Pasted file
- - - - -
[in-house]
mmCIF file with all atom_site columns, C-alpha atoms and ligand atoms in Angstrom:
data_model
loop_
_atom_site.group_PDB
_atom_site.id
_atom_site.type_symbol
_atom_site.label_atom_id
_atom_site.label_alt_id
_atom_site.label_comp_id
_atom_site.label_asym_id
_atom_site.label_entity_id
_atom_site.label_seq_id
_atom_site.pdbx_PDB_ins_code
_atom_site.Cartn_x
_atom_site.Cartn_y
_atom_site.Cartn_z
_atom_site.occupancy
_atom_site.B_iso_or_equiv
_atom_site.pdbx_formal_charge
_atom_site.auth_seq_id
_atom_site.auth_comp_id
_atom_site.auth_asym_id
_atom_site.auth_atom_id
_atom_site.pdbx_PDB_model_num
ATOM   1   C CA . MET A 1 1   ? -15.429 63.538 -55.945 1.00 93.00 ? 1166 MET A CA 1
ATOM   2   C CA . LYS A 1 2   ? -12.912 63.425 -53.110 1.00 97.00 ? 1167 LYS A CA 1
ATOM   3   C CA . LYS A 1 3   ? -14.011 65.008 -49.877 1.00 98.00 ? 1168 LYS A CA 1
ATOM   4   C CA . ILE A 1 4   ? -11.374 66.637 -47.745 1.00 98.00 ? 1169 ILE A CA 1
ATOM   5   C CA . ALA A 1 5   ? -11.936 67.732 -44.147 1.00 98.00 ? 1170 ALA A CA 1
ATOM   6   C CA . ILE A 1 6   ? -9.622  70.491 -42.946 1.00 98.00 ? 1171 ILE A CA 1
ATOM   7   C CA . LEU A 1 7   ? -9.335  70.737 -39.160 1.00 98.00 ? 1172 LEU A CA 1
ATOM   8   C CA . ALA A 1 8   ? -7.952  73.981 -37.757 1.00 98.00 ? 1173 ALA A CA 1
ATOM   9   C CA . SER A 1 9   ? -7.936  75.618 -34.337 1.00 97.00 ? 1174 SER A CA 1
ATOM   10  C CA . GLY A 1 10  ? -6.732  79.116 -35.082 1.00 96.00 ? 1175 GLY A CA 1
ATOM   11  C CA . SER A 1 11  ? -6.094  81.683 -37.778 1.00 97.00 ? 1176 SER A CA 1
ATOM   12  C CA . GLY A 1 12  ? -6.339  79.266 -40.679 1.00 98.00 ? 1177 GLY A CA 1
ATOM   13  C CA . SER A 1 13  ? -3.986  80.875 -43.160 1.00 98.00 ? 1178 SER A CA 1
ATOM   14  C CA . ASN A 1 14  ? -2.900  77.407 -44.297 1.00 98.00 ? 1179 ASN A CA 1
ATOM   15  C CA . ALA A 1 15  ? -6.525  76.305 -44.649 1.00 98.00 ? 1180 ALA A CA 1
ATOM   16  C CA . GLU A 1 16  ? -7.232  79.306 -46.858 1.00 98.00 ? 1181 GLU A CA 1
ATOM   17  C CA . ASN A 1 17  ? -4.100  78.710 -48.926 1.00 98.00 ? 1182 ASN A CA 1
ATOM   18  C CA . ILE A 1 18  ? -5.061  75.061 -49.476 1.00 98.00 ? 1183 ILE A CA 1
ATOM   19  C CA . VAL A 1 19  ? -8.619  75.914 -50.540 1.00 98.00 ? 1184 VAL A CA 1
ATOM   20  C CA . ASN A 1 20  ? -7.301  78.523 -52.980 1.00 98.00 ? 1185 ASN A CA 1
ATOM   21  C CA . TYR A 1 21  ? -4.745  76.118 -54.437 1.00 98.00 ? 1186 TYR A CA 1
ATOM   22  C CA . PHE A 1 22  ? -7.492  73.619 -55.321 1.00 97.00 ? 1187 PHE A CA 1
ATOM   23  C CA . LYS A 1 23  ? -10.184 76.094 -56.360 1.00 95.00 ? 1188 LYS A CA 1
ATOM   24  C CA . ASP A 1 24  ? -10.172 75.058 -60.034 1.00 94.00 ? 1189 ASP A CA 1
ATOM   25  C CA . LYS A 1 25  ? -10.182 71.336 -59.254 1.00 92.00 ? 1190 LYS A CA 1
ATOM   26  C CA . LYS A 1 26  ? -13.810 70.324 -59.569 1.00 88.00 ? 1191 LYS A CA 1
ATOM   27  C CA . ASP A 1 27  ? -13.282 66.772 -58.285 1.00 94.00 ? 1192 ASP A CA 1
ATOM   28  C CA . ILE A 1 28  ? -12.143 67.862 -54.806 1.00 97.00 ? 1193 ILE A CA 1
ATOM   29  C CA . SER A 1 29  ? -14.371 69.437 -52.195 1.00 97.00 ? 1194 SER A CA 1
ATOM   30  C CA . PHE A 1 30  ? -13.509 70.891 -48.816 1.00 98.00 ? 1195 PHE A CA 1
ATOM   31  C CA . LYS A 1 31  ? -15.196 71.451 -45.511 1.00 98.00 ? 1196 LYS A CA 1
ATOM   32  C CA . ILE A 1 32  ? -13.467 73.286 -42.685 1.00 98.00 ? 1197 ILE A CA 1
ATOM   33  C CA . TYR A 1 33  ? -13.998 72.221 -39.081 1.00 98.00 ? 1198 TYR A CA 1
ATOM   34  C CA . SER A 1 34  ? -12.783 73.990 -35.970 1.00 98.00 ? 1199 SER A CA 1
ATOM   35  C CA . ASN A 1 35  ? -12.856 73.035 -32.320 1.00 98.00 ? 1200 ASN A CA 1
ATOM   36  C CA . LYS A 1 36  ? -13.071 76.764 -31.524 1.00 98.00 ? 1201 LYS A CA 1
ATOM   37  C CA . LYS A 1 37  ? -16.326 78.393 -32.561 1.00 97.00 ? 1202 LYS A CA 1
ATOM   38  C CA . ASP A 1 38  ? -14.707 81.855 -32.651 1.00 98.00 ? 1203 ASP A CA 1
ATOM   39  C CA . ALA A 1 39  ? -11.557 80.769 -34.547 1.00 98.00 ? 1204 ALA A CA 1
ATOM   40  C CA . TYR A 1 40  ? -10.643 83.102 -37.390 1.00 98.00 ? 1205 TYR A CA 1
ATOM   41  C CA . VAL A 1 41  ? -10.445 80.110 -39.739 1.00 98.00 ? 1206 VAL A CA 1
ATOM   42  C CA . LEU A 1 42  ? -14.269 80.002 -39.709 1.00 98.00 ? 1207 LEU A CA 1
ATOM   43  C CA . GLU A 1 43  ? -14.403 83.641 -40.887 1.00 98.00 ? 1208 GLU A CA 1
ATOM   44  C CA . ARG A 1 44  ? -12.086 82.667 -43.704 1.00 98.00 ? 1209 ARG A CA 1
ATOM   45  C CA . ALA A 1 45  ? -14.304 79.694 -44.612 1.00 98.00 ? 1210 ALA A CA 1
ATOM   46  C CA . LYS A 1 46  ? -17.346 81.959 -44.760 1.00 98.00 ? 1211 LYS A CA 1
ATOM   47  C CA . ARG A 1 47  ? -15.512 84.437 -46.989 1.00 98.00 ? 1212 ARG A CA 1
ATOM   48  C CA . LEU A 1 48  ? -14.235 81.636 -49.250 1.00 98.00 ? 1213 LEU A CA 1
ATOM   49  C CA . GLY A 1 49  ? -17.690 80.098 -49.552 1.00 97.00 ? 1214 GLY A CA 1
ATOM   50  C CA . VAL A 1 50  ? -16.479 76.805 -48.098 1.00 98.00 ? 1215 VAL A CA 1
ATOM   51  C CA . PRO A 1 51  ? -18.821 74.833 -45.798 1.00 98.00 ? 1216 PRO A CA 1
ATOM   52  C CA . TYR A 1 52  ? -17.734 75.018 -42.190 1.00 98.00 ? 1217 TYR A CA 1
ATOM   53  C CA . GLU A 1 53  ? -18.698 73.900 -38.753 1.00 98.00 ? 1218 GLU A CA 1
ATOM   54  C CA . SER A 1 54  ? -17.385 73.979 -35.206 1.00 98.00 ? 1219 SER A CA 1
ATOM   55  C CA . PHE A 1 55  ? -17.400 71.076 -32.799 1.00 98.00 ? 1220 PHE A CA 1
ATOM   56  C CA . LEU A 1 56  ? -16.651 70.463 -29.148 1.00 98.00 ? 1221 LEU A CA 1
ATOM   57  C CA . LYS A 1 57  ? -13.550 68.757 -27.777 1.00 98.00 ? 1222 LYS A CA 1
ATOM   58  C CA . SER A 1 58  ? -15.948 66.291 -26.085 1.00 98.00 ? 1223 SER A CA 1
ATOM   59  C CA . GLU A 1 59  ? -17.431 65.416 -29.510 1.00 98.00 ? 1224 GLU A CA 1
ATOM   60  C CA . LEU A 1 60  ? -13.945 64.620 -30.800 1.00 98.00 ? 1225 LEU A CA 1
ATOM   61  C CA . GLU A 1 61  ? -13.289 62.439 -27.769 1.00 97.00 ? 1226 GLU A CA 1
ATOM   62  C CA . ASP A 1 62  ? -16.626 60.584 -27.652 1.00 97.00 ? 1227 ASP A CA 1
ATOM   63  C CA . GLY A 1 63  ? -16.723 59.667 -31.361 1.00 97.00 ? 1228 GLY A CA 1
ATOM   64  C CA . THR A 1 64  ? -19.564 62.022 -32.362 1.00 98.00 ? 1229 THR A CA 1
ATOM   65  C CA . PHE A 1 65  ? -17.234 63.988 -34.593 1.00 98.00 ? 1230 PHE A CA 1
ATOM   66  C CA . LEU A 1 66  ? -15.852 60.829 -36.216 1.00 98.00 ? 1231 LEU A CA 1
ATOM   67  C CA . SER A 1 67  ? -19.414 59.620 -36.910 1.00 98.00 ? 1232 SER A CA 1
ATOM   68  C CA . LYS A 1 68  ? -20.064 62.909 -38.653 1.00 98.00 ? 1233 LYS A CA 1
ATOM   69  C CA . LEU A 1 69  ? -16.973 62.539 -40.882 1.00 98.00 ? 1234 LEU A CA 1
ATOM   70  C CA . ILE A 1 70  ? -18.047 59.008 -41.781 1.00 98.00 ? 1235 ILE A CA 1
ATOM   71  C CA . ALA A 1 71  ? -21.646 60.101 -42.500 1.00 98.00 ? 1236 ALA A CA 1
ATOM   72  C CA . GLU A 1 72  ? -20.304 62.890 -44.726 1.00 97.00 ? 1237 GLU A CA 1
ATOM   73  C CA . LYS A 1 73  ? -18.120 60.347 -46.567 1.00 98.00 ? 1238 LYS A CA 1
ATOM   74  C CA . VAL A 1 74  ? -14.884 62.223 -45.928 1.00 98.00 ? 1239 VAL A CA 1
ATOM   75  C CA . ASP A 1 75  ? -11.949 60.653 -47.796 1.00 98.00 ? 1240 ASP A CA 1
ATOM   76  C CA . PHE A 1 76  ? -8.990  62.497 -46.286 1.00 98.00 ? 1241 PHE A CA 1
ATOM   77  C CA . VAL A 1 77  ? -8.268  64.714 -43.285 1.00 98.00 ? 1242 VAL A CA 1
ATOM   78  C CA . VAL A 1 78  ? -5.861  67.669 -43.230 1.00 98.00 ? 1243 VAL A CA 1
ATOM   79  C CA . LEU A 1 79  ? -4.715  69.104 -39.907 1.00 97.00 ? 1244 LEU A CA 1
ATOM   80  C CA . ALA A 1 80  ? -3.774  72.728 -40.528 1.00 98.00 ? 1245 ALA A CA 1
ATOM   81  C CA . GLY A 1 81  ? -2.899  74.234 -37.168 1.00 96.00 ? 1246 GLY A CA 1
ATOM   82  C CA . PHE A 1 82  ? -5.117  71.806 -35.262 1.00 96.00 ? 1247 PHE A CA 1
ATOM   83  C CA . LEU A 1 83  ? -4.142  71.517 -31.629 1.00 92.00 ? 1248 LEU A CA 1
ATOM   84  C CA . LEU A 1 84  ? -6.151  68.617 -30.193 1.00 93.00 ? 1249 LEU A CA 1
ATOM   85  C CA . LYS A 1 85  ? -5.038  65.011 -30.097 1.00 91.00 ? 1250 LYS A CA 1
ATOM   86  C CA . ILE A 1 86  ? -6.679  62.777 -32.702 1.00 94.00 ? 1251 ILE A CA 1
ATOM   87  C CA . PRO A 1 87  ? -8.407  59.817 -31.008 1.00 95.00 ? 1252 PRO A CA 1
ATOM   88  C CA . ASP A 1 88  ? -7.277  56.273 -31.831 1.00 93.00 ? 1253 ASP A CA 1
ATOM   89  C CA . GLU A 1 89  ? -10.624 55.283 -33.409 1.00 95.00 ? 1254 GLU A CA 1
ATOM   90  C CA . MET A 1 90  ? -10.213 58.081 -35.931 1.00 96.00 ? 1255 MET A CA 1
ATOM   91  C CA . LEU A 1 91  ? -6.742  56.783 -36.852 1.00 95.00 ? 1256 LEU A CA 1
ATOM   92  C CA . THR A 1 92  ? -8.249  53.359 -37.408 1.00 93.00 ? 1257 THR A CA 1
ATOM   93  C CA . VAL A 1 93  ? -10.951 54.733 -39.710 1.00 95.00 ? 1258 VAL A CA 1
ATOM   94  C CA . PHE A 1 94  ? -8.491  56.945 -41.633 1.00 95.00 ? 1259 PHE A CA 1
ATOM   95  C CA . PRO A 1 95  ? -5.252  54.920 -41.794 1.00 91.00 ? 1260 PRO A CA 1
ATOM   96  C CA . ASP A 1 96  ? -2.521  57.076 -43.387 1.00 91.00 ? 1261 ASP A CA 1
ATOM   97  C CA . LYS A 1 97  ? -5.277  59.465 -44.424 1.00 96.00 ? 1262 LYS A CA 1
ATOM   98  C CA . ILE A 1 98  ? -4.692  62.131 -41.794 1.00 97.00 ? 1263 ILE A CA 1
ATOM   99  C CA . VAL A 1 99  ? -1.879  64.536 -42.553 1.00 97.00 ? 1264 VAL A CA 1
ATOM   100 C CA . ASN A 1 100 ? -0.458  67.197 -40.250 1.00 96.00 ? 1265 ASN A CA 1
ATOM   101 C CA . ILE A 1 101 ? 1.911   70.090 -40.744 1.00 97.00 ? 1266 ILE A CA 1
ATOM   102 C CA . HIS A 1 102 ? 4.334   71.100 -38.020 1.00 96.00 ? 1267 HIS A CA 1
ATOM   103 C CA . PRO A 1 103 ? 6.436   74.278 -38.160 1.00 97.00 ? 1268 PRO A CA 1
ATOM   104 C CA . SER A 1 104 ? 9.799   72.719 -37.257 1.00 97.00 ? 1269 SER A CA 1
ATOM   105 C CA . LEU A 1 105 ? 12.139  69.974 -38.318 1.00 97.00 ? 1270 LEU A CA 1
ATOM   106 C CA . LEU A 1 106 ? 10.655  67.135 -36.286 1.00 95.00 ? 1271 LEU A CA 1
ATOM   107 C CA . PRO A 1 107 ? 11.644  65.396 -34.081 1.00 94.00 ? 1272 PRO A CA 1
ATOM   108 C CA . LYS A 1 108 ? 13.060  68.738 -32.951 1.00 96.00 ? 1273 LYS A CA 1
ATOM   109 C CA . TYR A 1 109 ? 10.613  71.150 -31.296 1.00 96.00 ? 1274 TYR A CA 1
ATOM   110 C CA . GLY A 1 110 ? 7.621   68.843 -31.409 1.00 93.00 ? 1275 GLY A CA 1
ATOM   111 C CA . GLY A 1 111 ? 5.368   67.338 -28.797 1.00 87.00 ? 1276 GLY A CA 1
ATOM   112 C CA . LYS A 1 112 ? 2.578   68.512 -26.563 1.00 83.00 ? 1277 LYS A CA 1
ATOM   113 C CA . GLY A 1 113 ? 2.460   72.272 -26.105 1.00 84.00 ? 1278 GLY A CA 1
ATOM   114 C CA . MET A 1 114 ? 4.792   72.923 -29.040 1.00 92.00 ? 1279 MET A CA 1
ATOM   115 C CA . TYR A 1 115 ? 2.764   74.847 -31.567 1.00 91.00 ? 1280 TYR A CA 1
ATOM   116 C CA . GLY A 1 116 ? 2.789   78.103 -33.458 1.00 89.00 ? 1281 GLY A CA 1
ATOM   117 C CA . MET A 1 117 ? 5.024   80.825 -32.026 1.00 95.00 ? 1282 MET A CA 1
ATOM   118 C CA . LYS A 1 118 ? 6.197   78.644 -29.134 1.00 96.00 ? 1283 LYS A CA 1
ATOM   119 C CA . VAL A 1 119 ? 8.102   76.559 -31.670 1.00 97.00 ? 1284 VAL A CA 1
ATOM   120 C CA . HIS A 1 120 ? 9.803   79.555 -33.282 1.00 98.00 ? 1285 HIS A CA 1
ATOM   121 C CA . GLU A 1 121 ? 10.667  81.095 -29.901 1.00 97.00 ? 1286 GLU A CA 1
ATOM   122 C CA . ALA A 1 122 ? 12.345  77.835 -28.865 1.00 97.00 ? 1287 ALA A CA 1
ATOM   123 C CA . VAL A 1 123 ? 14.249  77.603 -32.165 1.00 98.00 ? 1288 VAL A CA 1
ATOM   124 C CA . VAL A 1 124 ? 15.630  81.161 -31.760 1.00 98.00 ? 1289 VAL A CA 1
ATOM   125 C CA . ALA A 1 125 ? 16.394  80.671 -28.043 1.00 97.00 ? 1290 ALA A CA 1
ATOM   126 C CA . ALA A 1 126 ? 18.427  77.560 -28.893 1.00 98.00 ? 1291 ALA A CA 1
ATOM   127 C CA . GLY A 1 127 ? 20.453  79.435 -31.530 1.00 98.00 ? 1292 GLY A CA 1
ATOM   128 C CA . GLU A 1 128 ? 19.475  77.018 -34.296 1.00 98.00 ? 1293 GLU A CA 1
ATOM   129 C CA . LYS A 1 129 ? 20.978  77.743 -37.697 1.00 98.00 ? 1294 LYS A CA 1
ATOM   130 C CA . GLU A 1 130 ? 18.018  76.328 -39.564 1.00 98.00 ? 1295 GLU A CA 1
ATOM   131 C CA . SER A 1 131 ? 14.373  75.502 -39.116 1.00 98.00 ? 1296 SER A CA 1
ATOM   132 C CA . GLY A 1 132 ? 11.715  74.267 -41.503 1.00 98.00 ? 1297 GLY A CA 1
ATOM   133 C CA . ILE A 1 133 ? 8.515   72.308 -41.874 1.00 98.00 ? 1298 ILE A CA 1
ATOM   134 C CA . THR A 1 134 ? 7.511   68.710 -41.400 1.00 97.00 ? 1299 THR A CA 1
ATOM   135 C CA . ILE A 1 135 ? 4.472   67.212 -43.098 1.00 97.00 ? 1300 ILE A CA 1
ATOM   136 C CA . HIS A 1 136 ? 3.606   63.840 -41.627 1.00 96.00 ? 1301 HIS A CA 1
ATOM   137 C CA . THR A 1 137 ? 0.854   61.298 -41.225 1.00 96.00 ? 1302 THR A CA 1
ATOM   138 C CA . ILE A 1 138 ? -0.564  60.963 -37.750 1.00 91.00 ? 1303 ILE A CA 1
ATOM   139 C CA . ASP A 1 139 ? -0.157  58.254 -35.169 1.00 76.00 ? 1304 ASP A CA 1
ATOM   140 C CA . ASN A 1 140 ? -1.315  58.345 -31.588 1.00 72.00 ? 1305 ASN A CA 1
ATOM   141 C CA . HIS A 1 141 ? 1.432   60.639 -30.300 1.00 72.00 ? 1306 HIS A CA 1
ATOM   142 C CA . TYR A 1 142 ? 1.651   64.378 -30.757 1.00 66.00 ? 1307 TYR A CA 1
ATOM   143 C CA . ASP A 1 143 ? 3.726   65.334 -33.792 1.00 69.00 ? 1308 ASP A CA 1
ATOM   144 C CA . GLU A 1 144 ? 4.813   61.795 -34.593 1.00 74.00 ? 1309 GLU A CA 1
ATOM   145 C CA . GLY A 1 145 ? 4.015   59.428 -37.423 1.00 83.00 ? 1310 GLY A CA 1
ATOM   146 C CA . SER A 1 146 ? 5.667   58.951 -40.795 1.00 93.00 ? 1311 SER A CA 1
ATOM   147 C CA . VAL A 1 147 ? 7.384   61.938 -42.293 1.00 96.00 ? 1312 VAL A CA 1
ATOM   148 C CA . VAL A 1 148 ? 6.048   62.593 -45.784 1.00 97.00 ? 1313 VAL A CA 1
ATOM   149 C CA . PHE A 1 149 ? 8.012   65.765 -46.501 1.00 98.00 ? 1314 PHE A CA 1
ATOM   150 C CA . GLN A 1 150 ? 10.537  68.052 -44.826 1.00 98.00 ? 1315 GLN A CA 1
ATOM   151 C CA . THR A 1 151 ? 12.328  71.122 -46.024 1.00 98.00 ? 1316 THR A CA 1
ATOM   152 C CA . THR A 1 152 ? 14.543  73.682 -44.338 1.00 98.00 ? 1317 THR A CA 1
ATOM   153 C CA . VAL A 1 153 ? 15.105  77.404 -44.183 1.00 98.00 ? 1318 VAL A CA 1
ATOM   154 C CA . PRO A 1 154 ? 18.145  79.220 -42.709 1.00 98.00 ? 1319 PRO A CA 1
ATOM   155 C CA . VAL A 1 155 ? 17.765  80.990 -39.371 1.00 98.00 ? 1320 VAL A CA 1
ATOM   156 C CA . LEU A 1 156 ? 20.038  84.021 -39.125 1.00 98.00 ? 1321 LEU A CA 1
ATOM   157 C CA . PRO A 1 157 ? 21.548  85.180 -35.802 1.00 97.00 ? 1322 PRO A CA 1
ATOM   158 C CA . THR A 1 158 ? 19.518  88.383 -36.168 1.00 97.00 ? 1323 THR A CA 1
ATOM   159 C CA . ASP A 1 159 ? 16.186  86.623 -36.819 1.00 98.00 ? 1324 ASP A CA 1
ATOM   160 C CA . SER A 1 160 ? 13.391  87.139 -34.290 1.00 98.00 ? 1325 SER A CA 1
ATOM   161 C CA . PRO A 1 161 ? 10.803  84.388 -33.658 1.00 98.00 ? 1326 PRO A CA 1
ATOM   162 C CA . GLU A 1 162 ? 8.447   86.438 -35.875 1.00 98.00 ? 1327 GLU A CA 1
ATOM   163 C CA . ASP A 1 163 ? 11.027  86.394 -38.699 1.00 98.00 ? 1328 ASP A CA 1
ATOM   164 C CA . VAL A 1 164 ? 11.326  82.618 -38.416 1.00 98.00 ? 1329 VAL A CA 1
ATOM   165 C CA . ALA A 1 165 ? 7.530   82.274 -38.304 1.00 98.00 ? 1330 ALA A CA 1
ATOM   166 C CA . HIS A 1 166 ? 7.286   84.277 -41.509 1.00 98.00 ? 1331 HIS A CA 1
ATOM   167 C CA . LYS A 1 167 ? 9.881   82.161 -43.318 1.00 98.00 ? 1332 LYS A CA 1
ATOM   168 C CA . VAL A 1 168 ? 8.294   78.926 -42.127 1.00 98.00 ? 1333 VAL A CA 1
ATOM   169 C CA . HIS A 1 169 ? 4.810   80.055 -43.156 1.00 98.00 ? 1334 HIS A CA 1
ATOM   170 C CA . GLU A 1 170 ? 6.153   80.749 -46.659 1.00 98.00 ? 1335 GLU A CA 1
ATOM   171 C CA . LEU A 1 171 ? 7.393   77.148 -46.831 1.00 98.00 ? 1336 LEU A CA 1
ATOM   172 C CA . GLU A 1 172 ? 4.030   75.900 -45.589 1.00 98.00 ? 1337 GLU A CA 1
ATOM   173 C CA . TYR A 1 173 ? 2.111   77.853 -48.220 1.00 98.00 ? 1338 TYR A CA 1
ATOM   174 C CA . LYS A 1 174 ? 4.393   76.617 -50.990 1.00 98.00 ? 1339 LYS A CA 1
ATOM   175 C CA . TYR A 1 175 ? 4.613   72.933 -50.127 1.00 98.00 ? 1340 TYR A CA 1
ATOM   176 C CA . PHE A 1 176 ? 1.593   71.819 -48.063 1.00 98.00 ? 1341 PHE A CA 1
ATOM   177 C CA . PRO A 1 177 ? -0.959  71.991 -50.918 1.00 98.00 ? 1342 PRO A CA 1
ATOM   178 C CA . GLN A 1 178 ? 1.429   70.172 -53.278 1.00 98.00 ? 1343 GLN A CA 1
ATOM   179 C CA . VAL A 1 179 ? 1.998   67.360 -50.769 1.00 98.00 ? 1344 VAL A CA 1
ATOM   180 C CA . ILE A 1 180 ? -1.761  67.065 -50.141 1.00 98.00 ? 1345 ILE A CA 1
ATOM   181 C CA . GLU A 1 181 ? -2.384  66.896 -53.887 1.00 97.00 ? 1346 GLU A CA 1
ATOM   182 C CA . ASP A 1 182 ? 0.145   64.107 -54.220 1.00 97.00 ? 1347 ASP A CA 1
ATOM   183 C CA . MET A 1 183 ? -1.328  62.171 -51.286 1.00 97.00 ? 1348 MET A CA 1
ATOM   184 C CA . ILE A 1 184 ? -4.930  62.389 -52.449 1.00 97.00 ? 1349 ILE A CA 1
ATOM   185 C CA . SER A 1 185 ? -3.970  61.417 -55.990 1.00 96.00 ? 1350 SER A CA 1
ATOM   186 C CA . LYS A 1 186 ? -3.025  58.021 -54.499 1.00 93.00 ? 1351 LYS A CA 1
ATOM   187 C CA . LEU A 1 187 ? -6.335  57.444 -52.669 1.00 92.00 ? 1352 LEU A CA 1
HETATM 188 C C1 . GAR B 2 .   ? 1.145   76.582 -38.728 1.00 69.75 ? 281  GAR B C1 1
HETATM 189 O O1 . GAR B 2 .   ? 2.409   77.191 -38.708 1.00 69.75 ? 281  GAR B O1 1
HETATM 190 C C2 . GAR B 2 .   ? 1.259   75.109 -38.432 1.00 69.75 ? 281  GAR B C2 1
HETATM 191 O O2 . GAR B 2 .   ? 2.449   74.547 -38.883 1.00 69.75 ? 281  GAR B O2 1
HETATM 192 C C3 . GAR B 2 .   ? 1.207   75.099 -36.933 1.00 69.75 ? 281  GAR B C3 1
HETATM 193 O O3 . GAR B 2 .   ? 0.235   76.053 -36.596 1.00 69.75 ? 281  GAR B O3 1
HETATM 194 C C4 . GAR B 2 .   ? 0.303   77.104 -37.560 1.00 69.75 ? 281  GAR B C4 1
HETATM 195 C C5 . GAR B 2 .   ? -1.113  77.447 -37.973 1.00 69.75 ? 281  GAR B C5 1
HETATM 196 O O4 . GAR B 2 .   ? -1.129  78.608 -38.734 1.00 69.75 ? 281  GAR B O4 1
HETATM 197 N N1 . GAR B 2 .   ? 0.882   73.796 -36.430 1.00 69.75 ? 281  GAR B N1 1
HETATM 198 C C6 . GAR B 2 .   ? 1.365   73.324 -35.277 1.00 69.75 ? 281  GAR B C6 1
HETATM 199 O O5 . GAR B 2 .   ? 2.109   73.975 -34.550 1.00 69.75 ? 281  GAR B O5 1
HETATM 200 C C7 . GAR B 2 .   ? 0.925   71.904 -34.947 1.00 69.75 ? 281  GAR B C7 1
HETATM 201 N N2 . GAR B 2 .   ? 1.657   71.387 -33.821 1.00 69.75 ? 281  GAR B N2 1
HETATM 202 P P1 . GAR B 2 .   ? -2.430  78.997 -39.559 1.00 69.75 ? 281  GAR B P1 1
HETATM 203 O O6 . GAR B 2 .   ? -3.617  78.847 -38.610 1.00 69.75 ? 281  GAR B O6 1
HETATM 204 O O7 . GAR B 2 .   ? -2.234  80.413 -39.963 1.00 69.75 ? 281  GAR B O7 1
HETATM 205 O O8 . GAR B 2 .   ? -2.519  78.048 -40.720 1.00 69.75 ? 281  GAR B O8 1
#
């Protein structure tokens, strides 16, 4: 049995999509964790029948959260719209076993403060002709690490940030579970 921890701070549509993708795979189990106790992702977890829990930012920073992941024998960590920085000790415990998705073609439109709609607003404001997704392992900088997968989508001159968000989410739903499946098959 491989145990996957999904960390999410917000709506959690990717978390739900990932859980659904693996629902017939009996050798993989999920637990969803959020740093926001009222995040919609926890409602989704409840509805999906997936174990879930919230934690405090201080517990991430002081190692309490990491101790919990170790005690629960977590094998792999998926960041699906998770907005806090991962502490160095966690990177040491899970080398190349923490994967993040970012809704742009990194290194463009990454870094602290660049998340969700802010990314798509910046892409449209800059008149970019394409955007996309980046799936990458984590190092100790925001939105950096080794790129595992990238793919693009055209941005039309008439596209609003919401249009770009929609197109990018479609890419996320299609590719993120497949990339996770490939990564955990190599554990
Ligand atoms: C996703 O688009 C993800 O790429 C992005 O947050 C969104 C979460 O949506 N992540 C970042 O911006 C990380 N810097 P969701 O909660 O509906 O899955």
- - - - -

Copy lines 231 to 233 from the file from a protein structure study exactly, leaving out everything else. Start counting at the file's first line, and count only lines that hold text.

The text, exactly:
#
């Protein structure tokens, strides 16, 4: 049995999509964790029948959260719209076993403060002709690490940030579970 921890701070549509993708795979189990106790992702977890829990930012920073992941024998960590920085000790415990998705073609439109709609607003404001997704392992900088997968989508001159968000989410739903499946098959 491989145990996957999904960390999410917000709506959690990717978390739900990932859980659904693996629902017939009996050798993989999920637990969803959020740093926001009222995040919609926890409602989704409840509805999906997936174990879930919230934690405090201080517990991430002081190692309490990491101790919990170790005690629960977590094998792999998926960041699906998770907005806090991962502490160095966690990177040491899970080398190349923490994967993040970012809704742009990194290194463009990454870094602290660049998340969700802010990314798509910046892409449209800059008149970019394409955007996309980046799936990458984590190092100790925001939105950096080794790129595992990238793919693009055209941005039309008439596209609003919401249009770009929609197109990018479609890419996320299609590719993120497949990339996770490939990564955990190599554990
Ligand atoms: C996703 O688009 C993800 O790429 C992005 O947050 C969104 C979460 O949506 N992540 C970042 O911006 C990380 N810097 P969701 O909660 O509906 O899955």